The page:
MORGAN: Hannah Anderson talking about James DiMaggio in the wake of Hannah's kidnapping and the murders of her mother and brother. Investigators are still struggling to piece together answers to the most important question -- why. Those answers may have died with DiMaggio, killed in a raid that freed Hannah. But tonight the person closest to DiMaggio speaks out, his sister Laura DiMaggio. She joins me exclusively for her first interview since her brother's death.
Laura, thank you for joining me. Obviously, a very difficult time for you and for your family, for everyone connected with this. Have you got any answers to the questions, I'm sure you've been asking yourself about what your brother is alleged to have done?
LAURA DIMAGGIO, JAMES DIMAGGIO'S SISTER: What specific answer? Specific questions would you be referring to?
MORGAN: Do you know why he did it?
DIMAGGIO: How do you know that he did it? Would be my question for you. There is no evidence. The only evidence that has come forward at this point is the fact that these two bodies were found on his property. I think there is a lot of holes in the case. There is a lot of missing information. I have yet to see any solid evidence.
MORGAN: What do you think happened?
DIMAGGIO: In my heart of hearts, I think that Hannah perhaps got herself into a situation that she couldn't get herself out of, and I do believe that my brother gave his life to protect her.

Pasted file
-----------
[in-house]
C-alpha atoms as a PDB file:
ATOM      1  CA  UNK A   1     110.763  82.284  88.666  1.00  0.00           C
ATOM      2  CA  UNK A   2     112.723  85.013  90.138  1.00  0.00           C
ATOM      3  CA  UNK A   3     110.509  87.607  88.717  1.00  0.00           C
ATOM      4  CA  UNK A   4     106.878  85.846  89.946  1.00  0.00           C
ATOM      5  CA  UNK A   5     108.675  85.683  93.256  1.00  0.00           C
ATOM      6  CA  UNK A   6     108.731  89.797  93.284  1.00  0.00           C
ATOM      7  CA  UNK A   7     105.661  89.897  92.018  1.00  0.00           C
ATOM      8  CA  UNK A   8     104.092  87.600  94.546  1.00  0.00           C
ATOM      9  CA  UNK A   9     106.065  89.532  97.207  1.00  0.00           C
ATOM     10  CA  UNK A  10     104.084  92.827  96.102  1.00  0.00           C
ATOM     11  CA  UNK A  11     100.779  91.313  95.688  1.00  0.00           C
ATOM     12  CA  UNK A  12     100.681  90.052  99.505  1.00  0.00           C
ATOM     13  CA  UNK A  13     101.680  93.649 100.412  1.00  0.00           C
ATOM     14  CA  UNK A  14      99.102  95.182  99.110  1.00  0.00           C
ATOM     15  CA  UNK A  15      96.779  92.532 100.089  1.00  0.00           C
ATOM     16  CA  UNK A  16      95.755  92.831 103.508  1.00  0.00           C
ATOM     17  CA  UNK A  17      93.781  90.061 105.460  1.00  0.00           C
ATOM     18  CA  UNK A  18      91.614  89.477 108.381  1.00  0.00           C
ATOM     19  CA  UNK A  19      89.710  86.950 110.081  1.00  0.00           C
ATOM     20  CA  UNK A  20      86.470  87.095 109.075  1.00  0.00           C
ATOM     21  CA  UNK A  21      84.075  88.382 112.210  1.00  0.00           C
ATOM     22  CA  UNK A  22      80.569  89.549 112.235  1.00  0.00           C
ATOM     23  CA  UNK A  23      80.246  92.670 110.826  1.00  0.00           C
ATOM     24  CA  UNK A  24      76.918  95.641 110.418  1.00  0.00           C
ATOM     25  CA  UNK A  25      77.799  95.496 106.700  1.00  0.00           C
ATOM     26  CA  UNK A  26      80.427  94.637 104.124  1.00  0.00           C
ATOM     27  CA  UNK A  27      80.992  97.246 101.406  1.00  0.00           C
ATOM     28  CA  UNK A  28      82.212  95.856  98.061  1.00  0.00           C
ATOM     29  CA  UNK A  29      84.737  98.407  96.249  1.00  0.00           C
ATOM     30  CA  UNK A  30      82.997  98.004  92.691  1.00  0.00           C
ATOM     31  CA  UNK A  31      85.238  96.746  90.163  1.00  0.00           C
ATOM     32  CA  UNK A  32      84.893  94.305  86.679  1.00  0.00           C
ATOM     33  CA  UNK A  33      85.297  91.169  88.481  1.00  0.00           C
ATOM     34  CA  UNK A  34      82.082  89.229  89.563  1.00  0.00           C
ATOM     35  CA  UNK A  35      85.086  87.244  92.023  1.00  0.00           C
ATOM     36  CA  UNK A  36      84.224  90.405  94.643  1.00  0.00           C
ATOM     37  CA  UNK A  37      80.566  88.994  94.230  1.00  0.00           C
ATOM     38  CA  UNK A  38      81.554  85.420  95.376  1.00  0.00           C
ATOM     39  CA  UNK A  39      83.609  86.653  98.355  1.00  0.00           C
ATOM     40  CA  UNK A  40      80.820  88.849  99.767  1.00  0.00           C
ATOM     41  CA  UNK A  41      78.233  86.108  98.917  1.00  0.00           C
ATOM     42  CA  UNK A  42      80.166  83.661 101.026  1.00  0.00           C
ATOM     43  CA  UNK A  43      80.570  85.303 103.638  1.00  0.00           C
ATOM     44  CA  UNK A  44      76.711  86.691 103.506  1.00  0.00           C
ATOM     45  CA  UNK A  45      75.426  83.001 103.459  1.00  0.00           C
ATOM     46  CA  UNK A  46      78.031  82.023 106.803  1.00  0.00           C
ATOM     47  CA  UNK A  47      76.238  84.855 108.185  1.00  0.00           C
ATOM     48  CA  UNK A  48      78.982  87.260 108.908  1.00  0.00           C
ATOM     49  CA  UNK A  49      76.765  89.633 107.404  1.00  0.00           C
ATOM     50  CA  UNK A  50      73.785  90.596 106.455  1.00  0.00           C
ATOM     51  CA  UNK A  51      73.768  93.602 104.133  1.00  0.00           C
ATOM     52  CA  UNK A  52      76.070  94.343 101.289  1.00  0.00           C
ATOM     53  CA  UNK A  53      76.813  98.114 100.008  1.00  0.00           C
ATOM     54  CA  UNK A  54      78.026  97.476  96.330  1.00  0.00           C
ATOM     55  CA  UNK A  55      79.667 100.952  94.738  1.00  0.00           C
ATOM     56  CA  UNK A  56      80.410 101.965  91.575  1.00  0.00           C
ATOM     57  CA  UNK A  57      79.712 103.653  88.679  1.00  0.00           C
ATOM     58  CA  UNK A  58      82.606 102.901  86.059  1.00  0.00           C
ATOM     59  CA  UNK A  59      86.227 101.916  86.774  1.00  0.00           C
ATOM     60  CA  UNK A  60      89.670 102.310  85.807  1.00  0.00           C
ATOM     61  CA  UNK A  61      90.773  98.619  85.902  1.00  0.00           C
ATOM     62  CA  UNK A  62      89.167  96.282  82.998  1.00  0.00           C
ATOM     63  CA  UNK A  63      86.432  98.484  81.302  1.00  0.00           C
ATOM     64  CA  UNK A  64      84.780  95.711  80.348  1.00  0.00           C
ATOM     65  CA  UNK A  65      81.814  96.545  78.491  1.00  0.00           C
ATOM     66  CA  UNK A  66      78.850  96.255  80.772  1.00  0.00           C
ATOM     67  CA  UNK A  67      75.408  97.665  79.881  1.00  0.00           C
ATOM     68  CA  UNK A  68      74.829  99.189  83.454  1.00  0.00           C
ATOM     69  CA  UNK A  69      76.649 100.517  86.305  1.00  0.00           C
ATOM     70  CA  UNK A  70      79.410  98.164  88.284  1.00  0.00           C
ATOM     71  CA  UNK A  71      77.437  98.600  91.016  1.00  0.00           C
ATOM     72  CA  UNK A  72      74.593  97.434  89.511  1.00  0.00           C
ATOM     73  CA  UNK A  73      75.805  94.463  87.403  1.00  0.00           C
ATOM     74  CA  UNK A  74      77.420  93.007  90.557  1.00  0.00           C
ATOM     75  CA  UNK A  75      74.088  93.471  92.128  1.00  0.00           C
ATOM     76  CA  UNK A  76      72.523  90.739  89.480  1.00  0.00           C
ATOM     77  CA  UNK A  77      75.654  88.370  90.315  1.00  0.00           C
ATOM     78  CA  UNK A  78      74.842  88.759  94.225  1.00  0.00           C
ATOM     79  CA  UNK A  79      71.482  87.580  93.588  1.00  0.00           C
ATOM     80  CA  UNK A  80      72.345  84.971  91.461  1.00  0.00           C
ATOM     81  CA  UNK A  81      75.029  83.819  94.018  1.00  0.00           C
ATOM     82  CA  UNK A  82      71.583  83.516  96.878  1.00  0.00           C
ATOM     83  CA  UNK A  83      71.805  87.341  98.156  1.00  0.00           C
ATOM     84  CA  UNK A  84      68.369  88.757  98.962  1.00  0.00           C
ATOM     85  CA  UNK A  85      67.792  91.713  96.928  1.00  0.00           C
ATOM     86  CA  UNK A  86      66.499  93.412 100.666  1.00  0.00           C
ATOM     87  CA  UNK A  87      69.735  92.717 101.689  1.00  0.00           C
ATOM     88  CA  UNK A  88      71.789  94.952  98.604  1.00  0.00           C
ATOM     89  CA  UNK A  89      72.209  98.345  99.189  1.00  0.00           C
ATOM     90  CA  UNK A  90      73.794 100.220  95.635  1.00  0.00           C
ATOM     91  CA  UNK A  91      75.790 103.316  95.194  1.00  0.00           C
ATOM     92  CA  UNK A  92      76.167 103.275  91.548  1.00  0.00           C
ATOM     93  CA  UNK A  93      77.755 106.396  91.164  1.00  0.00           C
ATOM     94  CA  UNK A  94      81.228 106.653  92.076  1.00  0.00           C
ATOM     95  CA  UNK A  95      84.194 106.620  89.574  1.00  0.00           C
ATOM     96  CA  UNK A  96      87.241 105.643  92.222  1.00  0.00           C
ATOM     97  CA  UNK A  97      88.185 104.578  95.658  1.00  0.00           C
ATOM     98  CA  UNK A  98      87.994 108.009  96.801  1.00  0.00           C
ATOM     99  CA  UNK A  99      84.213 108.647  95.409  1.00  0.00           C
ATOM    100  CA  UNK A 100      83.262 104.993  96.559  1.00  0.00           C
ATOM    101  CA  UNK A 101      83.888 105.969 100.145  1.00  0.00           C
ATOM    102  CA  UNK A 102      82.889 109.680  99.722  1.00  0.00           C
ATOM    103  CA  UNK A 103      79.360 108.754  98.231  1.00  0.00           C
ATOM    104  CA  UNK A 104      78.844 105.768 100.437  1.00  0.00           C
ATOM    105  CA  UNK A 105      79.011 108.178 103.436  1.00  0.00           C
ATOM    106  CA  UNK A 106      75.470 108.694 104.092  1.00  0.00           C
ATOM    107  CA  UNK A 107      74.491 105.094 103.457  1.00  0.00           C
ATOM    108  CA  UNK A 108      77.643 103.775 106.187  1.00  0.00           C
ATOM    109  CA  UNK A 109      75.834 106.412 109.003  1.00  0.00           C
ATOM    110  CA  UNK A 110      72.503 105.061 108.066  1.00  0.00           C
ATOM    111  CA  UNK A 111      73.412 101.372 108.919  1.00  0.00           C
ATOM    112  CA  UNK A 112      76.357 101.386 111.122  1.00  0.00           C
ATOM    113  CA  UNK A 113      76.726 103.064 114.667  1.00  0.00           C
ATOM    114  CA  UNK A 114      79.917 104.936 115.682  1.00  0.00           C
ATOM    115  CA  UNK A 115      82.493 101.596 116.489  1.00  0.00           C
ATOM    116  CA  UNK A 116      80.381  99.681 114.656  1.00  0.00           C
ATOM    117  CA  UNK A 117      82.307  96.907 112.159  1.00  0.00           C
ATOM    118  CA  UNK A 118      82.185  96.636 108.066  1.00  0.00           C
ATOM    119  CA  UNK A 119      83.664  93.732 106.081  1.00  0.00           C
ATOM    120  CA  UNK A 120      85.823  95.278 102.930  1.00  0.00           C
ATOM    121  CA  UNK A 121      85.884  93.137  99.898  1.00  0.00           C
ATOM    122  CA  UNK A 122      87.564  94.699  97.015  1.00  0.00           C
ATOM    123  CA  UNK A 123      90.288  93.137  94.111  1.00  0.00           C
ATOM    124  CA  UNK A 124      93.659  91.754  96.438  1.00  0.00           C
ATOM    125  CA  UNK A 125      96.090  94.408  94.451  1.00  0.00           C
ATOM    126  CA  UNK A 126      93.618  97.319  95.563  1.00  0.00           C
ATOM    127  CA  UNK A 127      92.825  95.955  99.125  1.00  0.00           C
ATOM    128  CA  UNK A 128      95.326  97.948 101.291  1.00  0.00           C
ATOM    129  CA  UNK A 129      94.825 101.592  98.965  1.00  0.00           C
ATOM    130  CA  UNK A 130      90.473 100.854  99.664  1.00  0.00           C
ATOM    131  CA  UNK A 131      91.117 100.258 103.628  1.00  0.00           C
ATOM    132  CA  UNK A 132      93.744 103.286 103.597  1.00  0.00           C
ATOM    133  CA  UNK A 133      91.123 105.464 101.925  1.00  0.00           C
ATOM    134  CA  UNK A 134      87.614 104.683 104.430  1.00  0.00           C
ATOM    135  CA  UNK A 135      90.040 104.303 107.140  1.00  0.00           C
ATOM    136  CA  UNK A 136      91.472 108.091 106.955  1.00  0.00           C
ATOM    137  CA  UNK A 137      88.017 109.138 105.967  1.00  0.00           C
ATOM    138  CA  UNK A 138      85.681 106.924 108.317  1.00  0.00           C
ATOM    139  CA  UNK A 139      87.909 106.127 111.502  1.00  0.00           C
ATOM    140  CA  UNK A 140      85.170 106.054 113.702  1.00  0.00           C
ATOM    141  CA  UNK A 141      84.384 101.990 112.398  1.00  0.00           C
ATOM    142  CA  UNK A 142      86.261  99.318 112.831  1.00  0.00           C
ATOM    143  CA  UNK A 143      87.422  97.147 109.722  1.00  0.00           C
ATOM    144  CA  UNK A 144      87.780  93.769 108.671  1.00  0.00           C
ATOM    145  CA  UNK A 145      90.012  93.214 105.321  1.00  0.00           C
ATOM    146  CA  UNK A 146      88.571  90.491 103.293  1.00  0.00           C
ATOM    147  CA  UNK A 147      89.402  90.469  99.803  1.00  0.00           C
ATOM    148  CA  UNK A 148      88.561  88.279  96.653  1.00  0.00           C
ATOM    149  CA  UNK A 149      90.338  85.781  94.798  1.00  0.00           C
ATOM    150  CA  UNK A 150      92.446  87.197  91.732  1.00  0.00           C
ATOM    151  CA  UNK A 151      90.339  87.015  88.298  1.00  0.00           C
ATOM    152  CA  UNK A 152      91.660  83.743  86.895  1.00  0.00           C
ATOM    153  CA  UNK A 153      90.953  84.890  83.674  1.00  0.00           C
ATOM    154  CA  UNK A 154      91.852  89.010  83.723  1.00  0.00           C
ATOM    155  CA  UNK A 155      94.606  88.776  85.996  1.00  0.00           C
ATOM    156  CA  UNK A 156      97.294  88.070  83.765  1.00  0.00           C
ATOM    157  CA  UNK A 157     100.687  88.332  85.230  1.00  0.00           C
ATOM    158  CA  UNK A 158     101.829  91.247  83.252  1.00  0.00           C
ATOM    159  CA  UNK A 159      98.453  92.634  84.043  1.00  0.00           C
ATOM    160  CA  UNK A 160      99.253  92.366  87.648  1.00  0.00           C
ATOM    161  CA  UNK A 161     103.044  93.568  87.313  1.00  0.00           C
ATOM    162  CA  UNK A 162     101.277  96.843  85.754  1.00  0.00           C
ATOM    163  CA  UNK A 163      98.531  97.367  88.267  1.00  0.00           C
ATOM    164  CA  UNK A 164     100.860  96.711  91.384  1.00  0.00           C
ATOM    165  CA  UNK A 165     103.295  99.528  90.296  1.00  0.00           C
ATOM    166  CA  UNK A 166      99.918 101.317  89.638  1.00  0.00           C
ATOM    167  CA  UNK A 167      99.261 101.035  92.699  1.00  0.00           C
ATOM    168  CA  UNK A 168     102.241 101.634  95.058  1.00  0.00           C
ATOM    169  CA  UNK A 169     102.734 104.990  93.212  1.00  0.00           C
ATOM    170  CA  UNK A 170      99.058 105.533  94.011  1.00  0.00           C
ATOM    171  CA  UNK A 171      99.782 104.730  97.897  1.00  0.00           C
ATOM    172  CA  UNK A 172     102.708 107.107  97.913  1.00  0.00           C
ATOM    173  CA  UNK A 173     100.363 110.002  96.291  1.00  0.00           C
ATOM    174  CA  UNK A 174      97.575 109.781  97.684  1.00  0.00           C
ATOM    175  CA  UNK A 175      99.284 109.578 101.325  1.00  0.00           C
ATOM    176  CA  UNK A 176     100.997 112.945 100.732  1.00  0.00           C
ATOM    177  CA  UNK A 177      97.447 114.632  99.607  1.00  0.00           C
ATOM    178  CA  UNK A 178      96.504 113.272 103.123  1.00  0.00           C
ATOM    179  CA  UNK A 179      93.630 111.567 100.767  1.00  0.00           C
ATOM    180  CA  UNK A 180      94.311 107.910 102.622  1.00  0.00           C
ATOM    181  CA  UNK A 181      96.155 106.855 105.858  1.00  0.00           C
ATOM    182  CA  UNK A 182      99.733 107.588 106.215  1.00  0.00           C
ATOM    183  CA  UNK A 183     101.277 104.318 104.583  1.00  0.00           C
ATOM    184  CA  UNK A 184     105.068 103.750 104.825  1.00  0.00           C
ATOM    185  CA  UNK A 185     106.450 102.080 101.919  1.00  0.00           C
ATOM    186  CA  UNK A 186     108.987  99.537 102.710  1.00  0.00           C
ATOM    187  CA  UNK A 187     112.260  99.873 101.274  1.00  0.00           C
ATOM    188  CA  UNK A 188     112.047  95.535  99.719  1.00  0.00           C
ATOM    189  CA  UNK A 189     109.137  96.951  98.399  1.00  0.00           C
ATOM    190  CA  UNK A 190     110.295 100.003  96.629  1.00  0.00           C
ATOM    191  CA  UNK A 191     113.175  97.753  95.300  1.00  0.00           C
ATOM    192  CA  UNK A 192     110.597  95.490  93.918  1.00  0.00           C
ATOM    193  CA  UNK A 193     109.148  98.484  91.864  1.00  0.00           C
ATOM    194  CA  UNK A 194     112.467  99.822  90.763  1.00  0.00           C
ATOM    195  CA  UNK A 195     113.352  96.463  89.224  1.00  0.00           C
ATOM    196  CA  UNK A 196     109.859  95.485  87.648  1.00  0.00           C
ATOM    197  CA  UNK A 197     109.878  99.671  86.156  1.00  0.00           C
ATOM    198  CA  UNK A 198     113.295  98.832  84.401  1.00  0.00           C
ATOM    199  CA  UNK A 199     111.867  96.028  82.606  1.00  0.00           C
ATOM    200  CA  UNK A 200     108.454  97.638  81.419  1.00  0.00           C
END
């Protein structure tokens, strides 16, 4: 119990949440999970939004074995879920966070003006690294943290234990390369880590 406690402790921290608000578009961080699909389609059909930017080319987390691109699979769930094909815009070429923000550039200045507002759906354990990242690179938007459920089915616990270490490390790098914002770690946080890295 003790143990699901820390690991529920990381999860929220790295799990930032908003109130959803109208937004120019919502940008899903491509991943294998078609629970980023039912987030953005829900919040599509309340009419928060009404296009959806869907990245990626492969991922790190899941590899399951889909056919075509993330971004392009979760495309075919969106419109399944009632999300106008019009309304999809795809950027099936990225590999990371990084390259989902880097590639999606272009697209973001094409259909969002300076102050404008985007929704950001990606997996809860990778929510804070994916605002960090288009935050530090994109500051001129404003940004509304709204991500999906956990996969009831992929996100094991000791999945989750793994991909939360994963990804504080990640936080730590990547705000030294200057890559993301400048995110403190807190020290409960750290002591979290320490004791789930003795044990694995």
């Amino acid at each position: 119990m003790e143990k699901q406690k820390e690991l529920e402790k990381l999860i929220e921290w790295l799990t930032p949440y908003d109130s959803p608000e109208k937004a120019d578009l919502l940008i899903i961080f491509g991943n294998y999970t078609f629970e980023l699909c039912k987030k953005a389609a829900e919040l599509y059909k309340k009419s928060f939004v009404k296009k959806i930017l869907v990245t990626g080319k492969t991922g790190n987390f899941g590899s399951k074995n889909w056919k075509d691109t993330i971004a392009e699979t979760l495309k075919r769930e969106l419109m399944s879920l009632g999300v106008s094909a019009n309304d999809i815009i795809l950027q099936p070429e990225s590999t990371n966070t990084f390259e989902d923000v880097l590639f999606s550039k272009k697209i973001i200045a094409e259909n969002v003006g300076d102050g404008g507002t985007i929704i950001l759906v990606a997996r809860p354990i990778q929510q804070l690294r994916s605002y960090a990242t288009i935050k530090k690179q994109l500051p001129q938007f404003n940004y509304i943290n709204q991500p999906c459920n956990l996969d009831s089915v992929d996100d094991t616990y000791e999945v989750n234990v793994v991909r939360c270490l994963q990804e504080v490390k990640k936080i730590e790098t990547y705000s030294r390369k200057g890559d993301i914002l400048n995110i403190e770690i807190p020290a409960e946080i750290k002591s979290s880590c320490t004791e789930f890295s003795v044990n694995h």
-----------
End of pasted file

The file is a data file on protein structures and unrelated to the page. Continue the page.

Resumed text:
MORGAN: Do you really believe that, Laura?
DIMAGGIO: I do.
MORGAN: I mean, all the evidence points to him having left a sort of booby trapped property that set fire and killed Hannah's mother and her little brother. He then took Hannah, we know indisputably on this huge long road trip, way out of anywhere than he'd ever been before. Why would he do all this if he was a completely innocent man?
DIMAGGIO: Well, let's start with the first thing that you went over, the booby trapping of the house. I have known my brother for years. He had trouble setting his water thermostat on his -- on his Jacuzzi. My brother was one of the kindest people you've ever met in your life. He worked diligently to save animals.
He was not only a father figure and an uncle to the Anderson children, he was to many other people, as well. The kind of the man that I know him to be, it's -- it doesn't add up. It doesn't make sense and for me I need facts and I need evidence, real facts.
MORGAN: Obviously, the police are making it pretty clear that they believe he did set fire to the house.
MORGAN: That he did commit a double-murder.
DIMAGGIO: Uh-huh. MORGAN: And that he kidnapped Hannah and took her away and he was in a shootout then with the police, which is that part of it certainly is indisputable, he was.